As far as one-time Energy Secretary Spencer Abraham is concerned the rumors of OPEC’s demise have been greatly exaggerated.
“People who say OPEC is dead are dead wrong. They are evolving,” Abraham told about 100 guests of The Economist’s World in 2016 Breakfast, held Wednesday in Houston.
Abraham, who is also a former Republican senator from Michigan, said the energy industry is facing a starkly different set of circumstances now than when he served in the George W. Bush administration from 2001 until early 2005.
“Ten years ago, we regarded creeping prices of gas as a bad consumer indicator,” he said. “Today, we are looking at something very different.”
Abraham said he saw little indication Saudi Arabia would abandon its production policies in the near-term and added that by driving down prices by increasing supply OPEC was successfully forcing some of its competition to reconsider plans to grow.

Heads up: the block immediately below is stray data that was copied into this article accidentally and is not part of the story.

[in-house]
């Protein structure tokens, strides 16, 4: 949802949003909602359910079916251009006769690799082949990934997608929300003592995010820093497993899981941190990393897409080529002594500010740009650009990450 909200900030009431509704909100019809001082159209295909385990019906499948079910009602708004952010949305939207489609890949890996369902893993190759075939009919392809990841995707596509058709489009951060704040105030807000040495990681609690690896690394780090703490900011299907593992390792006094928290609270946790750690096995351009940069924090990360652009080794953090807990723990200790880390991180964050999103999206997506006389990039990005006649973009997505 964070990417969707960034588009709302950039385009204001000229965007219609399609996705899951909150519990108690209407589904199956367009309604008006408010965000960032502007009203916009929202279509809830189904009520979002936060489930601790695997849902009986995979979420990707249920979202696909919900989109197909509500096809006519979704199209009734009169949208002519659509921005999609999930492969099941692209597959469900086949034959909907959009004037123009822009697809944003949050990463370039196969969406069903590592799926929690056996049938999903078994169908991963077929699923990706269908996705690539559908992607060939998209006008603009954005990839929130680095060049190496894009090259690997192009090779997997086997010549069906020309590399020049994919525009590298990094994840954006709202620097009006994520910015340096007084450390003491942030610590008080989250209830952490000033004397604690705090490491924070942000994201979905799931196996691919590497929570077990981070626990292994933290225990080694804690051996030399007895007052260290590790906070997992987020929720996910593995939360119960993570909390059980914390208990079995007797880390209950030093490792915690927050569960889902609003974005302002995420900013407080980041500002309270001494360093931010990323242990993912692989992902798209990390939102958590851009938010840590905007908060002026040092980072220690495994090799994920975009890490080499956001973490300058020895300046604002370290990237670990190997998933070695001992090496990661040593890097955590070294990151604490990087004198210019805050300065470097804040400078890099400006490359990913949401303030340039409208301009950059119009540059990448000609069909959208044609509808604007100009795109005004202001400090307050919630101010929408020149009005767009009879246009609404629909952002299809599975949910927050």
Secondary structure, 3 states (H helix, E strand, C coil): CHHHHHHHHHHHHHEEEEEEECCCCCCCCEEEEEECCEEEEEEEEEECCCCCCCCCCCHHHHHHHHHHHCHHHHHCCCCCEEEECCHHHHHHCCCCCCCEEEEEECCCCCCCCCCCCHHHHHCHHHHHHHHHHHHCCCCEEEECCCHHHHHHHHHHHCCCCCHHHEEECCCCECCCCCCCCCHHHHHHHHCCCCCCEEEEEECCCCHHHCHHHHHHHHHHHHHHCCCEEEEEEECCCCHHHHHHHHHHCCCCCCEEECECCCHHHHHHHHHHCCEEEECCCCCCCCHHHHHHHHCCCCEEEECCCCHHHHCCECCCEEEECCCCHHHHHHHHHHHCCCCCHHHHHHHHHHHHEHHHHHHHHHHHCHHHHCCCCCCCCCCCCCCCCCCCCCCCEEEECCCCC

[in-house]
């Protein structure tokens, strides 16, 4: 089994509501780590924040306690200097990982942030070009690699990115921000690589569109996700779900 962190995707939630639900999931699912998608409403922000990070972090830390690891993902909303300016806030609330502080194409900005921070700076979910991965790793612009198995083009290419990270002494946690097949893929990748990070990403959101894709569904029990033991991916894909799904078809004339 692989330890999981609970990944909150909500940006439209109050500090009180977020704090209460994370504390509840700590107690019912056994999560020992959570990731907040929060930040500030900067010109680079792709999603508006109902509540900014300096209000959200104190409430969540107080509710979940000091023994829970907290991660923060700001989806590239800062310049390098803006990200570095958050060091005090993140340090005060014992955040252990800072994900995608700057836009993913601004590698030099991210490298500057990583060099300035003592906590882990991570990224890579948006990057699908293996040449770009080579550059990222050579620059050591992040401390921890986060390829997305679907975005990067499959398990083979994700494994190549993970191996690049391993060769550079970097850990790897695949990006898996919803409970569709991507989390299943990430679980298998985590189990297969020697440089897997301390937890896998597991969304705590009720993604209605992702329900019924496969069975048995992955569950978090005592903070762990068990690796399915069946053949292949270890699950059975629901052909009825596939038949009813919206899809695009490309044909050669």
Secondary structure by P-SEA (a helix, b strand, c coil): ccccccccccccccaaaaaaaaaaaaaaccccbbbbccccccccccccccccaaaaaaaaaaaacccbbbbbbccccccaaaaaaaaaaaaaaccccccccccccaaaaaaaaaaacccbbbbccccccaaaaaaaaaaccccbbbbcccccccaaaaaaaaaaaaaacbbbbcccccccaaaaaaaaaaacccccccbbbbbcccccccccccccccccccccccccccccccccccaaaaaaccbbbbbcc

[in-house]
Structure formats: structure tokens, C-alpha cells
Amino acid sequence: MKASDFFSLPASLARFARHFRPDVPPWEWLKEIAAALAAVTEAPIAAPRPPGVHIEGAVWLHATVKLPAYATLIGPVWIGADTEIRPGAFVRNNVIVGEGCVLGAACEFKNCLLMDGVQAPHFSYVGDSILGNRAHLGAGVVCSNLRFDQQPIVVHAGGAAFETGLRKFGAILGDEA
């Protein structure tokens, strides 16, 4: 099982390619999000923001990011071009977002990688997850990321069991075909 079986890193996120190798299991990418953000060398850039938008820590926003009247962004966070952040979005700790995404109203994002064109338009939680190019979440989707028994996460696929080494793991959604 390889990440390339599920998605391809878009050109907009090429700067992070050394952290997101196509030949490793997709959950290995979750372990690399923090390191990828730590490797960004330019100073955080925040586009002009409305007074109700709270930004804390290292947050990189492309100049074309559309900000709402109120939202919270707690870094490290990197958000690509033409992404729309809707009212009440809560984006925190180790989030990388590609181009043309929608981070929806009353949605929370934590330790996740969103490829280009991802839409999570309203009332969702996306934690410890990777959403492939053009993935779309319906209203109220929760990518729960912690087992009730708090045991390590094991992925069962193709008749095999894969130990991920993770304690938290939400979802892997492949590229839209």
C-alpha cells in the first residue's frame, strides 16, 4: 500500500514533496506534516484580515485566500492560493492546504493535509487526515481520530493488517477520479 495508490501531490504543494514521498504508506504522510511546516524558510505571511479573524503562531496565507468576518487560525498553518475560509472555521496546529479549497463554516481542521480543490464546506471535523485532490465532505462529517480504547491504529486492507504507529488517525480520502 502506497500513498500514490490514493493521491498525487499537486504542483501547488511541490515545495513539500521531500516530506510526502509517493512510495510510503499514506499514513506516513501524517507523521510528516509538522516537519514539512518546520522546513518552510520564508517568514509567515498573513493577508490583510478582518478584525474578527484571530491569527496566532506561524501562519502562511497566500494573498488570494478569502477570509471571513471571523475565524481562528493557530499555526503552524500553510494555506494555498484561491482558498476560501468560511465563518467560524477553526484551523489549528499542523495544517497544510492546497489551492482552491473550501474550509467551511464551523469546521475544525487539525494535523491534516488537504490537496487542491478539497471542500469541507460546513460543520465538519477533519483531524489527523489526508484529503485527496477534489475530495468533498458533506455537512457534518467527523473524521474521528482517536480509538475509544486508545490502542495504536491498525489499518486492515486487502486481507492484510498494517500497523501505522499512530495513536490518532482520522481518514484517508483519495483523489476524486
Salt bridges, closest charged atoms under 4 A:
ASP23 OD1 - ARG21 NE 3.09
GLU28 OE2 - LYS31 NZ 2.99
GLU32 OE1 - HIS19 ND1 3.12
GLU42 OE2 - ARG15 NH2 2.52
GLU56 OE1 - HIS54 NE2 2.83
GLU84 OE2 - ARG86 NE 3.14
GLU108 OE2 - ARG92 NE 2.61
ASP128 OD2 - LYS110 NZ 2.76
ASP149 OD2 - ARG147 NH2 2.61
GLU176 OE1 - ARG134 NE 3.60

“They (OPEC nations) produce and force higher-price producers to cut back,” he said, citing the recent cancellation of some offshore projects as an example.
On the topic of alternative fuels, Abraham said he believed solar energy was making inroads but with natural gas at $2 per MMBtu, anyone considering such a transition would be looking at “a big hit.”
As for the industry in general and specifically its hub city of Houston, Abraham said, “experienced people know cycles are inevitable. New people are shocked that it isn’t always going in the right direction.”
– Michael Reed, Managing Editor